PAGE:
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Morrison's to ......

Discussion in 'The Lounge' started by MickLL, Jan 23, 2020.

  1. nimbus

    nimbus Well-Known Member

    There was an M&S Simply Food in the town where I live, it was closed, because they didn't consider it was making as much as it should, although it was profitable. IMHO a company that has lost the plot, it and it's workers are suffering the consequences. The nearest store is either 10 miles away in a city-centre or closer in a retail park, to which the quality of public transport links greatly depends on where you live. From here to access by bus is two buses or a long walk, then a bus, then another fairly long walk. The M&S is now a Sainsburys Local.
  2. Mark101

    Mark101 Well-Known Member

    You should try my area. There are quite a few retail jobs advertised at 4 or 6 hours per week and if you go into town by car parking is £ 2 or £3 .
  3. EightBitTony

    EightBitTony Well-Known Member

    Who decided whether to or whether not to invest in and drive e-commerce in an organisation? Was it Shelf-Stacker-Brian, or Meat-Counter-Brenda, or was it CEO-Frank. When the company goes bust, will CEO-Frank be signing on at the Job Centre and having his payments sanctioned because he's a bit late one day?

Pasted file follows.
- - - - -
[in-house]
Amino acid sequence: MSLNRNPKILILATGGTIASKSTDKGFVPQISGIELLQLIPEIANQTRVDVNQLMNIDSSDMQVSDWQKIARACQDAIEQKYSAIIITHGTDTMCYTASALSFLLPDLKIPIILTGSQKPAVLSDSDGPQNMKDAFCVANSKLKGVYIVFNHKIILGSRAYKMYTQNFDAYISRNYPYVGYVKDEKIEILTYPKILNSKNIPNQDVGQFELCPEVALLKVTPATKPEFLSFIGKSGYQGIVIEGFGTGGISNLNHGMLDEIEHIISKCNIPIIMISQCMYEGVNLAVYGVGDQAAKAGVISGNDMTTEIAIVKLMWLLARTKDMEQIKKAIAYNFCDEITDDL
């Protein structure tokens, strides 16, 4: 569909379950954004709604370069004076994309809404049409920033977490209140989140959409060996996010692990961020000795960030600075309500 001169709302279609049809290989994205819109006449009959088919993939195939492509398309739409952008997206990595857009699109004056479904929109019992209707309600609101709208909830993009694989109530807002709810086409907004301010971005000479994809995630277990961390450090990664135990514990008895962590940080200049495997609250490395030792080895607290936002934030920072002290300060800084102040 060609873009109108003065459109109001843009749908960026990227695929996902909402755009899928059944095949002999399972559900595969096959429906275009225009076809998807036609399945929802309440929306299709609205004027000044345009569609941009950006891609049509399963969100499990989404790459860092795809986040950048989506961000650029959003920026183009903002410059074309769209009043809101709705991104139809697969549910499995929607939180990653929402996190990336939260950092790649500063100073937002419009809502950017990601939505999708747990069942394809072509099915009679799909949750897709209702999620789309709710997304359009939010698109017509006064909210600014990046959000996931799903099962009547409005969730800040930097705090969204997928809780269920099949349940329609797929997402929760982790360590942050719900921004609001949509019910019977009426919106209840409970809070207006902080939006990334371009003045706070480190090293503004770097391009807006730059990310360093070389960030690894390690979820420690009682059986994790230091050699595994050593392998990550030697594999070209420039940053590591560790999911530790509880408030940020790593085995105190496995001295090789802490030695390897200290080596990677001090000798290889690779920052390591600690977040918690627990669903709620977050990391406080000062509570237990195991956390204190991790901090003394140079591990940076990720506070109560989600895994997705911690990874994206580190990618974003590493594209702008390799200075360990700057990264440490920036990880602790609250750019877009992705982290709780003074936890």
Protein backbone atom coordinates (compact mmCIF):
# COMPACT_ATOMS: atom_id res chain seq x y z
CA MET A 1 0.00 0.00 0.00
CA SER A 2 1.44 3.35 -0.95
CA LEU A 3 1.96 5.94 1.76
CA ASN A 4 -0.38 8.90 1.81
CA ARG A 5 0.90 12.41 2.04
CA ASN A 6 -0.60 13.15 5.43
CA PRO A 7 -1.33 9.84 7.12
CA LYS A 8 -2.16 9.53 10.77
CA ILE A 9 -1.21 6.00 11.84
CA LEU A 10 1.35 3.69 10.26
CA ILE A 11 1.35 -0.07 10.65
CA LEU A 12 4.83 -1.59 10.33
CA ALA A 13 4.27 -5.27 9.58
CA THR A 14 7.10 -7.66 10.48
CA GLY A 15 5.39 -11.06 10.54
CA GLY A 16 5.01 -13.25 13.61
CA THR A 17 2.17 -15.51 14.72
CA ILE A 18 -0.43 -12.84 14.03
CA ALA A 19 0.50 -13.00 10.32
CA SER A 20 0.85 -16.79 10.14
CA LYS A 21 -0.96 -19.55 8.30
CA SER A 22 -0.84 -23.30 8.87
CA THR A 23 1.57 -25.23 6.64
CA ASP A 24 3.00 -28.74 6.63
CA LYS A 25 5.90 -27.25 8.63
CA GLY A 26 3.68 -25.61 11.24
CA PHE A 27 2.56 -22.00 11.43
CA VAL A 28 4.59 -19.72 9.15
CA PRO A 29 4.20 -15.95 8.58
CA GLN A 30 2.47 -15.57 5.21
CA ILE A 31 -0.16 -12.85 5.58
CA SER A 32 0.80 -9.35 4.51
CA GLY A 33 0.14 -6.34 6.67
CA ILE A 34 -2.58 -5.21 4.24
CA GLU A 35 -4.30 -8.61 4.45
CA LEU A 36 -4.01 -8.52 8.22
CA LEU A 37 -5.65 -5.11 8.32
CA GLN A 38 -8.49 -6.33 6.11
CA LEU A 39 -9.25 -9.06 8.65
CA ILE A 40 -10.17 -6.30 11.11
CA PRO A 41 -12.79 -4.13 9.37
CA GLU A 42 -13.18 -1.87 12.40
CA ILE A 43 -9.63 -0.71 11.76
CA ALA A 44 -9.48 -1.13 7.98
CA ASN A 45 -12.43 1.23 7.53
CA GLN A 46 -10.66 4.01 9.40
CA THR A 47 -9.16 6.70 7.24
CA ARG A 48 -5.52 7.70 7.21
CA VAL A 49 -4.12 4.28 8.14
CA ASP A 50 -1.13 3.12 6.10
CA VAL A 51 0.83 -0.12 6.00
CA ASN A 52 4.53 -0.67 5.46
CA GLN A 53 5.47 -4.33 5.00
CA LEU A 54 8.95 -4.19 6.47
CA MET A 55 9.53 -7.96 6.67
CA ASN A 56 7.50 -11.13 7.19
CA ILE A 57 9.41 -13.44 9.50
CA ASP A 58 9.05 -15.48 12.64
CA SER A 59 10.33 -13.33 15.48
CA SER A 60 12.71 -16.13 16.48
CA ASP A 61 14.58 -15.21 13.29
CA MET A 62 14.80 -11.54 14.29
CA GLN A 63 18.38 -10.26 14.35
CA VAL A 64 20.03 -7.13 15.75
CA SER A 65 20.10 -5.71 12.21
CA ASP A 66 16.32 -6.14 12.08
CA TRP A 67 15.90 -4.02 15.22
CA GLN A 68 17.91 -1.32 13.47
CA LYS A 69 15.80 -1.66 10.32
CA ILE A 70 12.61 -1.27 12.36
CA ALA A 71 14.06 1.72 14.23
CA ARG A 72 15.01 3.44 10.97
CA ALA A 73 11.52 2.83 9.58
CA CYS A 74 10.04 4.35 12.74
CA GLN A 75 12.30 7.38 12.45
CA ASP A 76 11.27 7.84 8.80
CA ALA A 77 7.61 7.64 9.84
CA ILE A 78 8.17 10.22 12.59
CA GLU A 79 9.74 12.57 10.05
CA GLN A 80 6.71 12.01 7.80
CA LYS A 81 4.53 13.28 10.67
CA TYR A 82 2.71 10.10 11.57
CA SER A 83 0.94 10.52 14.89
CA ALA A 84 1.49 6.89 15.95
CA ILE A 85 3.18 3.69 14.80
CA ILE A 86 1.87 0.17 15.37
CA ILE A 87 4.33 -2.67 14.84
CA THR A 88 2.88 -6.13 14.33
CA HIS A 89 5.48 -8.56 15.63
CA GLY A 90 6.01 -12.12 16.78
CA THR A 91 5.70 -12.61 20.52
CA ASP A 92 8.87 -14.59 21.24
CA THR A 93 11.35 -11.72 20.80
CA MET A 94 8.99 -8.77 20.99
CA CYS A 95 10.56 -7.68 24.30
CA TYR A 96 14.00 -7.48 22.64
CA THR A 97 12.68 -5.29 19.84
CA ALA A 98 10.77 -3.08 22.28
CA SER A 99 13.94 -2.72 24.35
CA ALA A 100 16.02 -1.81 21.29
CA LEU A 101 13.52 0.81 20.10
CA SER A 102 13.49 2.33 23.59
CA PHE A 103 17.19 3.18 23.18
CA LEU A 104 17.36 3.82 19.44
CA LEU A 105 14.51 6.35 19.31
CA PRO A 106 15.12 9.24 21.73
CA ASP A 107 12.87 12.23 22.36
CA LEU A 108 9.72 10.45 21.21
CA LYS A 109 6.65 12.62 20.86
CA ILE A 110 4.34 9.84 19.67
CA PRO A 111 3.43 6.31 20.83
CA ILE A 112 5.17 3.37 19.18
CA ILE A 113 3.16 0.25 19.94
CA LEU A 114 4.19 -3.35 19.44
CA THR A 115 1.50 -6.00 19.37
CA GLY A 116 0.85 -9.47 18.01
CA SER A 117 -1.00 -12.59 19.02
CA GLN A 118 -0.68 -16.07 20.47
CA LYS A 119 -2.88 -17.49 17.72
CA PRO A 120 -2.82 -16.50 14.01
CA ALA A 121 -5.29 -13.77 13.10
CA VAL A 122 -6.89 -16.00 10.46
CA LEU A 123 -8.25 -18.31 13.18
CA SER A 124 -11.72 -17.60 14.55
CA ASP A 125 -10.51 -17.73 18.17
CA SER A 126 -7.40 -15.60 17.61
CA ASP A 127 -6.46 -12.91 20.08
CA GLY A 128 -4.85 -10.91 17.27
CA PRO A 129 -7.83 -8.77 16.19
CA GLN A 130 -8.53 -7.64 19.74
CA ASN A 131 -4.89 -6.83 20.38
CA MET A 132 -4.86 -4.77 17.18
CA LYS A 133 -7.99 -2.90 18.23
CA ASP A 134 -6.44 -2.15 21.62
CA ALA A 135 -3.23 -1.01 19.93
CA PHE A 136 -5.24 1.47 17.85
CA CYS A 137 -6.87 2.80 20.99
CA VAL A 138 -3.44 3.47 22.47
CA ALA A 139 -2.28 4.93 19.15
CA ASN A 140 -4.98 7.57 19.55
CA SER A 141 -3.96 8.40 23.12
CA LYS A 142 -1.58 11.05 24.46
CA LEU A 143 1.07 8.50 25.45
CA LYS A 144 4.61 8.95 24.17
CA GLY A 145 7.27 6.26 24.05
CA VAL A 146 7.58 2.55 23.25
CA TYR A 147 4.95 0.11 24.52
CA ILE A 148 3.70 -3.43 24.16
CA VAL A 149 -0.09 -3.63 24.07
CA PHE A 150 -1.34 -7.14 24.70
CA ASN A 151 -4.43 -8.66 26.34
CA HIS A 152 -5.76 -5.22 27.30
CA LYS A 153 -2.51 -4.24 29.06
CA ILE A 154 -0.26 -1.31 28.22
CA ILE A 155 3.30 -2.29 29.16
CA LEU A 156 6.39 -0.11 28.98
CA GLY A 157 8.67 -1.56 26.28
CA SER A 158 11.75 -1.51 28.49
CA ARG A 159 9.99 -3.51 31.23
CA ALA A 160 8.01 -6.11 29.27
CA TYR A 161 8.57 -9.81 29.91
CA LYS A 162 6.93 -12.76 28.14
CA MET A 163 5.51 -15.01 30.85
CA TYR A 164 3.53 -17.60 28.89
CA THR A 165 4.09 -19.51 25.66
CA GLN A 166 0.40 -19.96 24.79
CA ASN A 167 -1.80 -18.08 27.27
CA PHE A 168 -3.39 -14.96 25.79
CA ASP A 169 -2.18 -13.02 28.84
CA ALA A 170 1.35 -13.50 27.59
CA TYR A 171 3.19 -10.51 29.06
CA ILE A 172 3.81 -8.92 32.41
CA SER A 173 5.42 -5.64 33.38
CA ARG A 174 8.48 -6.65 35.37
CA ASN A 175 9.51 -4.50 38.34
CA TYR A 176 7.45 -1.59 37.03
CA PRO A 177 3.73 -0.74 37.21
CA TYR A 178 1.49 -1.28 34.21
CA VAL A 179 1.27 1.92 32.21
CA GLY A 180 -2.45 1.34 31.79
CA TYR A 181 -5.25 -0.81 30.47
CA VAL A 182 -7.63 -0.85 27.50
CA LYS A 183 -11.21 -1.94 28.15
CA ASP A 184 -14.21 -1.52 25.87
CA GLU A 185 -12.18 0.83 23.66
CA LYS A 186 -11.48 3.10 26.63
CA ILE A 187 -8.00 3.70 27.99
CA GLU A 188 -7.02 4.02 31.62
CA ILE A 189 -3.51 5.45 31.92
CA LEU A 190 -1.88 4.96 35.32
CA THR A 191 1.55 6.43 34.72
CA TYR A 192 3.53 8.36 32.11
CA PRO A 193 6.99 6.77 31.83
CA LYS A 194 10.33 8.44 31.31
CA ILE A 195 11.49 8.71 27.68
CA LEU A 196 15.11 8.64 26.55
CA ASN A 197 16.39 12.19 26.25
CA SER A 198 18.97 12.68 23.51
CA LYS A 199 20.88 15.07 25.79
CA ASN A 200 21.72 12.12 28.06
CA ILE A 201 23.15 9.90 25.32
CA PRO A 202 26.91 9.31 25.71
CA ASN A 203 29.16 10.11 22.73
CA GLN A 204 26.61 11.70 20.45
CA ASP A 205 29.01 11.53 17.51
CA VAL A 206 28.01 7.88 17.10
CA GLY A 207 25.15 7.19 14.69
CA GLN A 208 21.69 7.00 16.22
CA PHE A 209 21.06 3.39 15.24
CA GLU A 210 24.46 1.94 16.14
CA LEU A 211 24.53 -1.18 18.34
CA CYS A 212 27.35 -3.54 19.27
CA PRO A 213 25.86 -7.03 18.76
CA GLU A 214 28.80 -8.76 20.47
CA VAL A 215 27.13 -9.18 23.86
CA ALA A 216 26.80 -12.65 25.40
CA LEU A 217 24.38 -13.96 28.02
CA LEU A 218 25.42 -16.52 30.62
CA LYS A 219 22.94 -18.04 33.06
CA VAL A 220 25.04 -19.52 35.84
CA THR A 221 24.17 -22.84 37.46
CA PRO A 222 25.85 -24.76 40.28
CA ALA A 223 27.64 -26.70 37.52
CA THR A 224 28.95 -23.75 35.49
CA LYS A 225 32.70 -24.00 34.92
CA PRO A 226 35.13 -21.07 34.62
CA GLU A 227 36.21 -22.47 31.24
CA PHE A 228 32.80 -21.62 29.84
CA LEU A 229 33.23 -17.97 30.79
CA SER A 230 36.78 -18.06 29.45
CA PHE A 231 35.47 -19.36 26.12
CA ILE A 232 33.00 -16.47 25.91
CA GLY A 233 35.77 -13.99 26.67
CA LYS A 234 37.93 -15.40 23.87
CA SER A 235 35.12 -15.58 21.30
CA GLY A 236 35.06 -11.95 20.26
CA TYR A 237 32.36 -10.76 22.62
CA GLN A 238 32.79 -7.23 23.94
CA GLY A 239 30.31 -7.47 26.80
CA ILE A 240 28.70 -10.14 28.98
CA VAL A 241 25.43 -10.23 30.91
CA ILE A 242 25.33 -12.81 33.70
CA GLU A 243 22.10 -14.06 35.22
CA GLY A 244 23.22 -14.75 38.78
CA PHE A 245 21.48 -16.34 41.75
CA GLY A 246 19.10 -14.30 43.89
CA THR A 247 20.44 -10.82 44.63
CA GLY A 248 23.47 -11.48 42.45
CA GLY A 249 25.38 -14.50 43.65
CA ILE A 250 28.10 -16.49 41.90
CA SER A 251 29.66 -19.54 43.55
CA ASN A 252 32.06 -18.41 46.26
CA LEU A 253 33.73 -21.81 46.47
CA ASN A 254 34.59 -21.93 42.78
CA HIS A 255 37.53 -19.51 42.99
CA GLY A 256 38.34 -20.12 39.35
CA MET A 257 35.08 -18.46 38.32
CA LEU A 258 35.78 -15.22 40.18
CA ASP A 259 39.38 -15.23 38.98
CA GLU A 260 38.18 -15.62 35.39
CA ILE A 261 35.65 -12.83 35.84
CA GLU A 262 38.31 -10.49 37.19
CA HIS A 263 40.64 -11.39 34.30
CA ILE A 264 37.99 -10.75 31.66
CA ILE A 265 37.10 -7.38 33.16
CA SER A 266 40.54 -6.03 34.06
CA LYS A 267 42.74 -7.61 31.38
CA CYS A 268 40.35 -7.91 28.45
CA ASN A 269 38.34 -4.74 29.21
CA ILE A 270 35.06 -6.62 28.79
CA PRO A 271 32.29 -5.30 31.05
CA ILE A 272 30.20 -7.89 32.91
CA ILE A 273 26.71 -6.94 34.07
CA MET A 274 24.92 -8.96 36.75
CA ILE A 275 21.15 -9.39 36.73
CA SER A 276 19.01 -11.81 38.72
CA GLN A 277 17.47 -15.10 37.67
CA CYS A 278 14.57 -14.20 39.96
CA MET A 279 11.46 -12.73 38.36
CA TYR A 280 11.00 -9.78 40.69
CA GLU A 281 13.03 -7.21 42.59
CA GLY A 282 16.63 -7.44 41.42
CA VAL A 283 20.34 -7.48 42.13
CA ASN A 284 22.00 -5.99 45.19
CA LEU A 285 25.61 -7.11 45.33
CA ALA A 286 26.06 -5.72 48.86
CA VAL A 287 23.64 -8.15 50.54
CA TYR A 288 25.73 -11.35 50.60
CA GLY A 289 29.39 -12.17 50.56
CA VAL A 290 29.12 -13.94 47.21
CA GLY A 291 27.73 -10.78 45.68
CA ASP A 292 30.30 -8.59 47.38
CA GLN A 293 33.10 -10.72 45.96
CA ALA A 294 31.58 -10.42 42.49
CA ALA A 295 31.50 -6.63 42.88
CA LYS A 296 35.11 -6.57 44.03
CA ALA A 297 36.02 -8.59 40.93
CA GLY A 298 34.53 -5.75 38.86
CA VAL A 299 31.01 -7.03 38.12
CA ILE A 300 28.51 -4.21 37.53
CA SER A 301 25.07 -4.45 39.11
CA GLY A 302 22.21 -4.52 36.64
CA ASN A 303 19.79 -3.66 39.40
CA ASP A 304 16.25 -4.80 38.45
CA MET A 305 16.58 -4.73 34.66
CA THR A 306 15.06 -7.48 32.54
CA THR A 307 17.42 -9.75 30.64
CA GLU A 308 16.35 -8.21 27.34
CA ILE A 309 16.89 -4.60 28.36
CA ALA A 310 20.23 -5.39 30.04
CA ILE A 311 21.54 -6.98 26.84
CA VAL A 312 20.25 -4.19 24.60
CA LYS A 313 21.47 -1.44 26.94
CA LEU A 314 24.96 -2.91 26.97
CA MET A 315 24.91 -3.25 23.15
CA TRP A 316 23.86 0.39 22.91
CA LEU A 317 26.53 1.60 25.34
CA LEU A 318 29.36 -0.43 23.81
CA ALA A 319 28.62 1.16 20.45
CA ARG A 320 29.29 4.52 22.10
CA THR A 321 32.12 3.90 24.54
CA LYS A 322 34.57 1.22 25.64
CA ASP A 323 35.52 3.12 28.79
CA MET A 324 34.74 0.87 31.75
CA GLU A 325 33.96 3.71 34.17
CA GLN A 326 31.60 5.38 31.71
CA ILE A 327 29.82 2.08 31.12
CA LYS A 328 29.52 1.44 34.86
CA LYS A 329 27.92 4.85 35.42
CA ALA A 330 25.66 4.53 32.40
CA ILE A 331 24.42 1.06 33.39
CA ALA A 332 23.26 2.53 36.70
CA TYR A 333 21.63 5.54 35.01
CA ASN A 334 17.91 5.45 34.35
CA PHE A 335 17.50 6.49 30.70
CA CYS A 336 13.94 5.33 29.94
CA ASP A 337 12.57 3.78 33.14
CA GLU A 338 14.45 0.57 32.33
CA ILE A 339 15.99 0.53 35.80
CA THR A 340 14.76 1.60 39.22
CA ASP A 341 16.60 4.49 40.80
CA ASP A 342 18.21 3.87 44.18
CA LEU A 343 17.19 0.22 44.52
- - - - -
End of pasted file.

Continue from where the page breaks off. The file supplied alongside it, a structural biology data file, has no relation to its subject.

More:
Injustice Mike. I don't want to fight with you about it, but the pyramid of accountability is the inverse of the pyramid of impact of failure. How many senior execs screw up a company, are 'dismissed', and then move on to another 7 figure salary role somewhere else?
    Andrew Flannigan likes this.
  4. Andrew Flannigan

    Andrew Flannigan Well-Known Member

    In a genuine capitalist state, limited liability organisations would be seen as criminal frauds protecting incompetent managers. However, I'm sure we'll be told that's just left wing propaganda and must be ignored. :rolleyes:
  5. RovingMike

    RovingMike Crucifixion's a doddle...

    The managements that were driven to it in order to survive. Etailing started with new startups like Amazon. Bricks and clicks came much later as response.

    As to how many people screw one company up and then get 7 figures at another, I need the numbers you are basing that on please. I have no idea, but people's records are very closely scrutinised and my guess is very very few. With a published annual report, there is nowhere to hide.

    But unfair, probably. The lack of penalties for failure at the higher levels makes my blood boil too. It's up to shareholders innit? They often lose bigger than all the others put together.

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